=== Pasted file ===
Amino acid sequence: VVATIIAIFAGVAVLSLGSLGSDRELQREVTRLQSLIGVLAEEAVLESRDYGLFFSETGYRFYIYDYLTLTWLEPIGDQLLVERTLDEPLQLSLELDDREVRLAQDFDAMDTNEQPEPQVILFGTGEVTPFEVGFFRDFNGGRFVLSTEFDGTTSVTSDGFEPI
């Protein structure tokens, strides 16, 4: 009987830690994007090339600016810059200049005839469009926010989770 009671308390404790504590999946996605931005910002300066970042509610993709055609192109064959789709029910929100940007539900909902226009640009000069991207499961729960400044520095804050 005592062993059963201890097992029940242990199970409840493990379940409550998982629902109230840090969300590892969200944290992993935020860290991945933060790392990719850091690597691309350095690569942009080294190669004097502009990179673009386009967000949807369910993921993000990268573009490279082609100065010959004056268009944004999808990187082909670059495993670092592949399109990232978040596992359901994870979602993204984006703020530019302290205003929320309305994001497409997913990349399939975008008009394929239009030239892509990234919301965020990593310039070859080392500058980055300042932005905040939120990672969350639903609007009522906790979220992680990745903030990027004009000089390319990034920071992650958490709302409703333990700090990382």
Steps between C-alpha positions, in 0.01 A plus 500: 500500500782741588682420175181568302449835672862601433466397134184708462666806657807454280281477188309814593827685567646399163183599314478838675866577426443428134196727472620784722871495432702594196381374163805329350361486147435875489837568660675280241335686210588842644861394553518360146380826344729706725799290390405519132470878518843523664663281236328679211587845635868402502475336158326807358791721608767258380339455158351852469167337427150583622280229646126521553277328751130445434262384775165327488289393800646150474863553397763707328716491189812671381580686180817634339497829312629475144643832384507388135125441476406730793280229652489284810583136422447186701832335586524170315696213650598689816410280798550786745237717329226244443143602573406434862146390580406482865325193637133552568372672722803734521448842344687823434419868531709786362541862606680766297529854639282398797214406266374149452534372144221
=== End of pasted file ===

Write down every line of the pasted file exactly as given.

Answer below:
Amino acid sequence: VVATIIAIFAGVAVLSLGSLGSDRELQREVTRLQSLIGVLAEEAVLESRDYGLFFSETGYRFYIYDYLTLTWLEPIGDQLLVERTLDEPLQLSLELDDREVRLAQDFDAMDTNEQPEPQVILFGTGEVTPFEVGFFRDFNGGRFVLSTEFDGTTSVTSDGFEPI
């Protein structure tokens, strides 16, 4: 009987830690994007090339600016810059200049005839469009926010989770 009671308390404790504590999946996605931005910002300066970042509610993709055609192109064959789709029910929100940007539900909902226009640009000069991207499961729960400044520095804050 005592062993059963201890097992029940242990199970409840493990379940409550998982629902109230840090969300590892969200944290992993935020860290991945933060790392990719850091690597691309350095690569942009080294190669004097502009990179673009386009967000949807369910993921993000990268573009490279082609100065010959004056268009944004999808990187082909670059495993670092592949399109990232978040596992359901994870979602993204984006703020530019302290205003929320309305994001497409997913990349399939975008008009394929239009030239892509990234919301965020990593310039070859080392500058980055300042932005905040939120990672969350639903609007009522906790979220992680990745903030990027004009000089390319990034920071992650958490709302409703333990700090990382």
Steps between C-alpha positions, in 0.01 A plus 500: 500500500782741588682420175181568302449835672862601433466397134184708462666806657807454280281477188309814593827685567646399163183599314478838675866577426443428134196727472620784722871495432702594196381374163805329350361486147435875489837568660675280241335686210588842644861394553518360146380826344729706725799290390405519132470878518843523664663281236328679211587845635868402502475336158326807358791721608767258380339455158351852469167337427150583622280229646126521553277328751130445434262384775165327488289393800646150474863553397763707328716491189812671381580686180817634339497829312629475144643832384507388135125441476406730793280229652489284810583136422447186701832335586524170315696213650598689816410280798550786745237717329226244443143602573406434862146390580406482865325193637133552568372672722803734521448842344687823434419868531709786362541862606680766297529854639282398797214406266374149452534372144221